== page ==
Can Anybody Here Bat Leadoff?

Batting leadoff used to be a symbol of honor. You were the guy that could always find a way to get on base. You were the guy who was always scoring runs and making the other team nervous. Pete Rose, Rickey Henderson, Lenny Dykstra, Richie Ashburn. Sure, the power hitters got all the glory, but who was the guy waiting for them at home plate, scoring ahead of them on those mammoth homeruns? It was you, Mr.Leadoff Man. Hello? Mr.Leadoff Man, where are you in today's game of baseball?

The Phillies offense is showing some minor signs of life and the Phillies have won four of their last five games. Still, the lack of a leadoff hitter could haunt the Phillies. Placido Polanco has seemingly taken over the role of the leadoff man, but with no results. In 21 at bats hitting first in the order, Polanco is hitting just .048 for the Phillies. In his career though, Polanco has 116 at bats leading off a game and is hitting .310 with a .347 on-base percentage. It seems that keeping Polanco in the leadoff spot is at least worth trying for a while longer, especially since the Phillies are winning. Long term though, Polanco wouldn't seem to be a good fit.

Polanco moved to the top of the order after Jimmy Rollins struggled in the role and Bobby Abreu never found comfort as the Phillies first hitter. Rollins has been a frustrating case of young players not being willing to do what they may best be suited for. With his speed and some natural homerun power, Rollins could be a natural in the leadoff spot. He could make things happen and set a proper table for the power guys behind him. Unfortunately, you don't see many bunts on ESPN, so Rollins has stayed away from learning the one skill that could make him so much more dangerous. The switch-hitting Rollins – another factor that could make him a killer leadoff man – has hit .266 with a .314 OBP this season for the Phillies. In his career, Rollins has only hit .264 with a .323 OBP leading off.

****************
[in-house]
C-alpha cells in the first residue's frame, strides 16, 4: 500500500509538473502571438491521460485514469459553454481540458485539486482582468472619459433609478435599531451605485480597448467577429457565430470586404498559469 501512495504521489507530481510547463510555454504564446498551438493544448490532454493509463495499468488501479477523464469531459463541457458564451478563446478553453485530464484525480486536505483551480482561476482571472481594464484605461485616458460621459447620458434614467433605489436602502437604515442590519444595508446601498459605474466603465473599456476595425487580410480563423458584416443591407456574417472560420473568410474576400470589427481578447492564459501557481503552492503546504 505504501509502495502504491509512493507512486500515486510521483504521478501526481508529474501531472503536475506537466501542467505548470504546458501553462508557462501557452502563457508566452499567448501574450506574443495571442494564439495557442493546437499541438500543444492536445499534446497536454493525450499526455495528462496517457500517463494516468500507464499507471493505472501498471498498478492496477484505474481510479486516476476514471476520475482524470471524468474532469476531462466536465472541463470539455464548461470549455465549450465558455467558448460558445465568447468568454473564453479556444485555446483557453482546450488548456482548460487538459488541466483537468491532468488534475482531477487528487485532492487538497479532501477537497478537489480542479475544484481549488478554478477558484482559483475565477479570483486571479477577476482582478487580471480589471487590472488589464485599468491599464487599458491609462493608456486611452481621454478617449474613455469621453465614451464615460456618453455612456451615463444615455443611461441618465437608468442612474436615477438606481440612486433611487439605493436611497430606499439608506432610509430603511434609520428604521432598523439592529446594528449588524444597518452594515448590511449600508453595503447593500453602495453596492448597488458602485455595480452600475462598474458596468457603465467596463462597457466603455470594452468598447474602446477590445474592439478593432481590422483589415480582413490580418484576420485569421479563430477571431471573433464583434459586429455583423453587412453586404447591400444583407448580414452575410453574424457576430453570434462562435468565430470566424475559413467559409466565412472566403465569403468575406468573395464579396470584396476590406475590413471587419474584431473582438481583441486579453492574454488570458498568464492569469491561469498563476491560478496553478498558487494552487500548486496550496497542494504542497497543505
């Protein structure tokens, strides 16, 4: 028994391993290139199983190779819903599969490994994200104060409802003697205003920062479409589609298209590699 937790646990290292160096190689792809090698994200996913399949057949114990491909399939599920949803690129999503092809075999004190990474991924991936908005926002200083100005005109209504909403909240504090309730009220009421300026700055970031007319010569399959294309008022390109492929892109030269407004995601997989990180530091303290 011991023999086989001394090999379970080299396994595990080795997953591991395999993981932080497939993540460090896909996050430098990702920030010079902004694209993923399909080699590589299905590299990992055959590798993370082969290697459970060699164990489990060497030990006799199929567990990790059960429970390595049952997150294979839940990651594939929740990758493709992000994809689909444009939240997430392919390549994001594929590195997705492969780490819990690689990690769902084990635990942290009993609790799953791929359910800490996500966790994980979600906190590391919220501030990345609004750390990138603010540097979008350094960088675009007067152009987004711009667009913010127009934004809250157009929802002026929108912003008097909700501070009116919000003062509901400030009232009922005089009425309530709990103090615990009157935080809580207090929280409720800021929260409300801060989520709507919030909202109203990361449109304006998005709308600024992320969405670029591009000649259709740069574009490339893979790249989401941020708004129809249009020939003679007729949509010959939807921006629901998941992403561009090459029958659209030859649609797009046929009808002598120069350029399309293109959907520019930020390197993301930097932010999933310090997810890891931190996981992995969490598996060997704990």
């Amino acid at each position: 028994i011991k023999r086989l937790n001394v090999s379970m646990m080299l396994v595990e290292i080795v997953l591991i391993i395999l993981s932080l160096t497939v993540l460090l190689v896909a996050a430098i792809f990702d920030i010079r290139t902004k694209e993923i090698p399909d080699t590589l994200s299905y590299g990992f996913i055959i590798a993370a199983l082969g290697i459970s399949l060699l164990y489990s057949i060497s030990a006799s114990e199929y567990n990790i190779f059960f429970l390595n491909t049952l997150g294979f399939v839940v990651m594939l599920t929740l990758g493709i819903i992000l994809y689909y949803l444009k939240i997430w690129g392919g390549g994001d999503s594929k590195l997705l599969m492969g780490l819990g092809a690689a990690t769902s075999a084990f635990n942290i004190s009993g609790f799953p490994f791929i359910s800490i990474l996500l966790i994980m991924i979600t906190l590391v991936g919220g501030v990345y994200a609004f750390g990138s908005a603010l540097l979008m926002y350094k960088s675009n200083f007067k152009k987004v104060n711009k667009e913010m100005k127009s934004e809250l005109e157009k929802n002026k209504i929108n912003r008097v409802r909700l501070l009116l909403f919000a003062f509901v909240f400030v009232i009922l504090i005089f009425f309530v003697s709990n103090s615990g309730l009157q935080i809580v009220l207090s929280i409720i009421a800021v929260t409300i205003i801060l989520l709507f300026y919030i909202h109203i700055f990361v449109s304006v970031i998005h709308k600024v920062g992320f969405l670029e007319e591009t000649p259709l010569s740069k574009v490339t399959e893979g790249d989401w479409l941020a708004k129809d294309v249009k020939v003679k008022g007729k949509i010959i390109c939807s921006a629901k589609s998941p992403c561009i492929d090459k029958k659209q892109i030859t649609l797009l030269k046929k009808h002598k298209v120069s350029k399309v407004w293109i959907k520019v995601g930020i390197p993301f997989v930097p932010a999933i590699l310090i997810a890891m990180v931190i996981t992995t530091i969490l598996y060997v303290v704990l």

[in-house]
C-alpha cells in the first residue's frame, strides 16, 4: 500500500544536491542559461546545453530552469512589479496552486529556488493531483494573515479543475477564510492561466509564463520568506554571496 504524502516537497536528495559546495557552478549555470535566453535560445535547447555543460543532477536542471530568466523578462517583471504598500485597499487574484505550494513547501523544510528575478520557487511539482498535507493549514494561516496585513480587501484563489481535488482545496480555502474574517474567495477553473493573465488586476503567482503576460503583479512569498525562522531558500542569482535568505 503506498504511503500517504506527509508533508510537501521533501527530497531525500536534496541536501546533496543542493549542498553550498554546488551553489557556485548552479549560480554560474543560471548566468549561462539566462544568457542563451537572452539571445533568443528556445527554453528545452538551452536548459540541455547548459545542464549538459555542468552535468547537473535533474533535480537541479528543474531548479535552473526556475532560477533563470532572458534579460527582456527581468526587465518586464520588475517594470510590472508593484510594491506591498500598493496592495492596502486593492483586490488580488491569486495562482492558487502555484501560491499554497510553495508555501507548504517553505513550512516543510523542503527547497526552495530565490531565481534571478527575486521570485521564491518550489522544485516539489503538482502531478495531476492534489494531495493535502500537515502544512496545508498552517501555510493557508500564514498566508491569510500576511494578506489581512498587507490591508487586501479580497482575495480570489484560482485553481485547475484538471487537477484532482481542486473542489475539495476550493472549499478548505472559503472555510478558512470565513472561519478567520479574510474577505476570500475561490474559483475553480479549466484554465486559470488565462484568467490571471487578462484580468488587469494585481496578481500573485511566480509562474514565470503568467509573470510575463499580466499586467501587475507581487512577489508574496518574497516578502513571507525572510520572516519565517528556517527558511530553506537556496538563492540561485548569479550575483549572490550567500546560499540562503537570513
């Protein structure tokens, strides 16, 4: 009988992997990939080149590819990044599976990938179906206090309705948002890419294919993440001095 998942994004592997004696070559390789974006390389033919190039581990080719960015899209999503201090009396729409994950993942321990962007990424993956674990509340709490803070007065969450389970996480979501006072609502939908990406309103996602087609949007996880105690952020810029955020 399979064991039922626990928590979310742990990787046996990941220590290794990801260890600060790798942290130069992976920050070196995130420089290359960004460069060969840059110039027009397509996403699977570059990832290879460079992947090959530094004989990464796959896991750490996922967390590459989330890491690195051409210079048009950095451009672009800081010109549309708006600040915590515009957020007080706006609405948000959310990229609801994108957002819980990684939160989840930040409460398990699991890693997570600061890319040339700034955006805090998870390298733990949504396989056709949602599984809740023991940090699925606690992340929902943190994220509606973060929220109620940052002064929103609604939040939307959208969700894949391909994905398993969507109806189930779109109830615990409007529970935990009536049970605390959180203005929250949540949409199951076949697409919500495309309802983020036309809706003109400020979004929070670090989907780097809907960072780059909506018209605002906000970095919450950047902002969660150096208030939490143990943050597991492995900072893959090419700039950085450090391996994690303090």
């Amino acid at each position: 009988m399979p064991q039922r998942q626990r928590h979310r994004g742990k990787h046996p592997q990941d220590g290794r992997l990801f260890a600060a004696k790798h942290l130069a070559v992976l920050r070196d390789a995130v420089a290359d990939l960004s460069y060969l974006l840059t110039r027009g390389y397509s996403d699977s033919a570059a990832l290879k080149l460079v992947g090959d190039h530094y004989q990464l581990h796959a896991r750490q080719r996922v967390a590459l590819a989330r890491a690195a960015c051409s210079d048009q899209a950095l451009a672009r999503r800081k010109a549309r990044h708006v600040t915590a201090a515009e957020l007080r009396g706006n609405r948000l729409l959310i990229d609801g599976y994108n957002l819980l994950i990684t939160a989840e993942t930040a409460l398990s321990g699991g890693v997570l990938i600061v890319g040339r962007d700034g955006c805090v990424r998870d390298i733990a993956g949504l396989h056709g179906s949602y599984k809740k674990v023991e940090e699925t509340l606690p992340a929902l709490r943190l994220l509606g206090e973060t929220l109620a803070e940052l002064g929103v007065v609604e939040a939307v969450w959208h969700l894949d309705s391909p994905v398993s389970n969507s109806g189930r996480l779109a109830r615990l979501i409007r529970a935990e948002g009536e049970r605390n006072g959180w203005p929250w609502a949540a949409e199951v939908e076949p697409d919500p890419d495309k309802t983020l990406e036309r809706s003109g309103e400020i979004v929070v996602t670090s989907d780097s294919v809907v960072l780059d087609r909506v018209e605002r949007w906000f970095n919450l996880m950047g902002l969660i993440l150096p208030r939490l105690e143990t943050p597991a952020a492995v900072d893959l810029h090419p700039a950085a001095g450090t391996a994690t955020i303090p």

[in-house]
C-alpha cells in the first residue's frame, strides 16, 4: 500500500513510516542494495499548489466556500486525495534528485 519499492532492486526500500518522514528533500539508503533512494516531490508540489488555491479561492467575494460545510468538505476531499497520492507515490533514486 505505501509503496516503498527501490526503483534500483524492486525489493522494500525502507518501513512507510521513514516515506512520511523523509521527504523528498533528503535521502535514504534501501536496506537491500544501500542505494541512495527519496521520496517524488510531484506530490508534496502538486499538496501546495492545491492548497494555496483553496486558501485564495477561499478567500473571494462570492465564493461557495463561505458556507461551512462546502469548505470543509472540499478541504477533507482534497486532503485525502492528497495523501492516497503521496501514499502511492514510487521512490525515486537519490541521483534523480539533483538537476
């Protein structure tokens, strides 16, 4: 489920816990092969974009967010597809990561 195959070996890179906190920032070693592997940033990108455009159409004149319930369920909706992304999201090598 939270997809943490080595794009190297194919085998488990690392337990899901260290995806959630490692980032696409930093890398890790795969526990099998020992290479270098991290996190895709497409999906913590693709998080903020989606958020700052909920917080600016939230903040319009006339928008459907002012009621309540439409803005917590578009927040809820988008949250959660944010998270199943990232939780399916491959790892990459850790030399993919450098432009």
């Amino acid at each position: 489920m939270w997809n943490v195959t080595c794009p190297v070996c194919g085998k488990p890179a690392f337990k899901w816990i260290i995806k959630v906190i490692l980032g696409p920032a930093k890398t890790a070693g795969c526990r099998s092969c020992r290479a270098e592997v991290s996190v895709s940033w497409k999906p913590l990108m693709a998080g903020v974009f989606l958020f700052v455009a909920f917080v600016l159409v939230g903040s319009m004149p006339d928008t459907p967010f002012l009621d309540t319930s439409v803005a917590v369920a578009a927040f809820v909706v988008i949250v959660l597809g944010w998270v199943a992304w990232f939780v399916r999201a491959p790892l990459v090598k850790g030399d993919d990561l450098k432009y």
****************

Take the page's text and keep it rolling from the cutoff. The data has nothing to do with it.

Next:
Abreu is also somewhat frustrating, but at least with some better reason. Abreu has been productive hitting lower in the lineup and can play more of the power game than can Rollins. As a leadoff man this season, Abreu hit .250 with an OBP of .348. In his career, Abreu has 72 at bats from the leadoff spot and has hit .347 with a .478 OBP, dazzling numbers, but with not enough at bats to truly say that he is leadoff material. Where Abreu's numbers get frustrating are when you look at how he does leading off an inning, no matter where he's hitting in the order. In his career, Abreu has hit .318 and has a .399 OBP when he leads off an inning. Another interesting stat is that over his career, Abreu has hit one homerun every 23 at bats when he's not leading off an inning and one every 17 at bats when he is leading off an inning. When he hits at the top of the order, he hits one homerun every 15 at bats. This from a guy who prides himself on being somewhat of a power guy who can drive in runs. By the way, Abreu's average with runners in scoring position during his career is .278, under his average as a leadoff man. Actually, Abreu's numbers show that he is productive no matter where in the lineup he hits, although the overwhelming majority of his at bats have come out of the third spot in the order.